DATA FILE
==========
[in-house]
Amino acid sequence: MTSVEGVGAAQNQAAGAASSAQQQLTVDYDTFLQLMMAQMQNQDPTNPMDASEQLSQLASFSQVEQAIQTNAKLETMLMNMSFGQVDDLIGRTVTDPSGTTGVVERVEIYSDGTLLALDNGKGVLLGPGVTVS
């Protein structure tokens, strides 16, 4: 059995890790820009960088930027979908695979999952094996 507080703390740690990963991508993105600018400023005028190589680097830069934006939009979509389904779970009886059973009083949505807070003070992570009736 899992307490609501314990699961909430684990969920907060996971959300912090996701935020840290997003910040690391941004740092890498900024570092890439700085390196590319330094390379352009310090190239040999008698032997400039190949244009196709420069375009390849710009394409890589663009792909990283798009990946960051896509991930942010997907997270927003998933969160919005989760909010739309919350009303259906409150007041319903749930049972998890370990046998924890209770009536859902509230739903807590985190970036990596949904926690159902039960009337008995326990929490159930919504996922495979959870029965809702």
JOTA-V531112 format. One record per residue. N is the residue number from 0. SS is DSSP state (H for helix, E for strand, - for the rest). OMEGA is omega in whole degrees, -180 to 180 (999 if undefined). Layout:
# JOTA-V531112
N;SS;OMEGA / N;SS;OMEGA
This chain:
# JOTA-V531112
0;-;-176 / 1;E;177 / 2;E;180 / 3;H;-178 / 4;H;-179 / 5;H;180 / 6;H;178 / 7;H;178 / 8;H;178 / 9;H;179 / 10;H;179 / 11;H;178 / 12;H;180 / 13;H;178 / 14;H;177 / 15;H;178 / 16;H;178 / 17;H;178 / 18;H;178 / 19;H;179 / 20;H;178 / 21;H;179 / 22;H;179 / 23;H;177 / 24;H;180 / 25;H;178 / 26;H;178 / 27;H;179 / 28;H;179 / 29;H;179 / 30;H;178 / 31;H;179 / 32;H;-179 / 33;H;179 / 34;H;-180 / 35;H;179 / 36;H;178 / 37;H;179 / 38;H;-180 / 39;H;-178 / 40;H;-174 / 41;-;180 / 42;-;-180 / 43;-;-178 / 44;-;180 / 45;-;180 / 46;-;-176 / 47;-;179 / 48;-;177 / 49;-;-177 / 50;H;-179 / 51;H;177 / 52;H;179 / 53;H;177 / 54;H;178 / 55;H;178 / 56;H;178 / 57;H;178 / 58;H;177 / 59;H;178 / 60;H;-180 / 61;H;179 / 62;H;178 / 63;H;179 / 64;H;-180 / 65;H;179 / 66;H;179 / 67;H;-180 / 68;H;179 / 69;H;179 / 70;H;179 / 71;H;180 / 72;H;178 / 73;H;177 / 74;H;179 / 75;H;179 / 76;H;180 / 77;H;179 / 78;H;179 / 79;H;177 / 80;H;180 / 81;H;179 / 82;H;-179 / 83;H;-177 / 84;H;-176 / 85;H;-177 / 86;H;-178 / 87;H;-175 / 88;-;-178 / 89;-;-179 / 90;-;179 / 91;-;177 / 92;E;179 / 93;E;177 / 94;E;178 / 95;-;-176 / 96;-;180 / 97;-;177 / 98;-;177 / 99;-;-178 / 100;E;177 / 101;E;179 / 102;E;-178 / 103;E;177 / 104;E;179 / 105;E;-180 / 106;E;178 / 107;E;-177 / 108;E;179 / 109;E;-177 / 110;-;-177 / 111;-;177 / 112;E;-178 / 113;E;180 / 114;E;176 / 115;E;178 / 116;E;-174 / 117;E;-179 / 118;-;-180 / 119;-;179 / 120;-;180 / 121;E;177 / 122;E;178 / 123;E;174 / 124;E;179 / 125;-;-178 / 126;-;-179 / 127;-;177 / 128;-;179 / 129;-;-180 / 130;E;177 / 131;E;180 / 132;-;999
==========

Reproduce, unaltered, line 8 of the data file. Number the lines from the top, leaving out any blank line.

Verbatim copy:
# JOTA-V531112